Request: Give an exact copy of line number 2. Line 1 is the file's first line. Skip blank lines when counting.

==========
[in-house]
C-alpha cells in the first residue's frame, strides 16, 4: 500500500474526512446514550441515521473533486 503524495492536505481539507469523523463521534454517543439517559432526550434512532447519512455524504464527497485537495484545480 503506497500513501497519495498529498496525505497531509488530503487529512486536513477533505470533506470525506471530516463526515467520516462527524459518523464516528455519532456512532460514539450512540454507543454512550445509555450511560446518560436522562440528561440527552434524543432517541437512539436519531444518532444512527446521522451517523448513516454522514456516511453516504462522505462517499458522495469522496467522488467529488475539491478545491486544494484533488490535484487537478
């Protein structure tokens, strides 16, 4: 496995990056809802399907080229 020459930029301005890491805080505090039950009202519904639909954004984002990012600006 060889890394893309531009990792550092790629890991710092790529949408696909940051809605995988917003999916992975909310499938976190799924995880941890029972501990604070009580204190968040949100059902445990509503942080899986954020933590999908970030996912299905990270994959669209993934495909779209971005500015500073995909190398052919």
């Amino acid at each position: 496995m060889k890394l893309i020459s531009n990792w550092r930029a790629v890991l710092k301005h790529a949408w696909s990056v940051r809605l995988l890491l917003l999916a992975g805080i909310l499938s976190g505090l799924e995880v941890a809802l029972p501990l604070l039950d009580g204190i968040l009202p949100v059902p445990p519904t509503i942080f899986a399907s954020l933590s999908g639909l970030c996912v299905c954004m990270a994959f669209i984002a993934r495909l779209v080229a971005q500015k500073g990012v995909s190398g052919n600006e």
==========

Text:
C-alpha cells in the first residue's frame, strides 16, 4: 500500500474526512446514550441515521473533486 503524495492536505481539507469523523463521534454517543439517559432526550434512532447519512455524504464527497485537495484545480 503506497500513501497519495498529498496525505497531509488530503487529512486536513477533505470533506470525506471530516463526515467520516462527524459518523464516528455519532456512532460514539450512540454507543454512550445509555450511560446518560436522562440528561440527552434524543432517541437512539436519531444518532444512527446521522451517523448513516454522514456516511453516504462522505462517499458522495469522496467522488467529488475539491478545491486544494484533488490535484487537478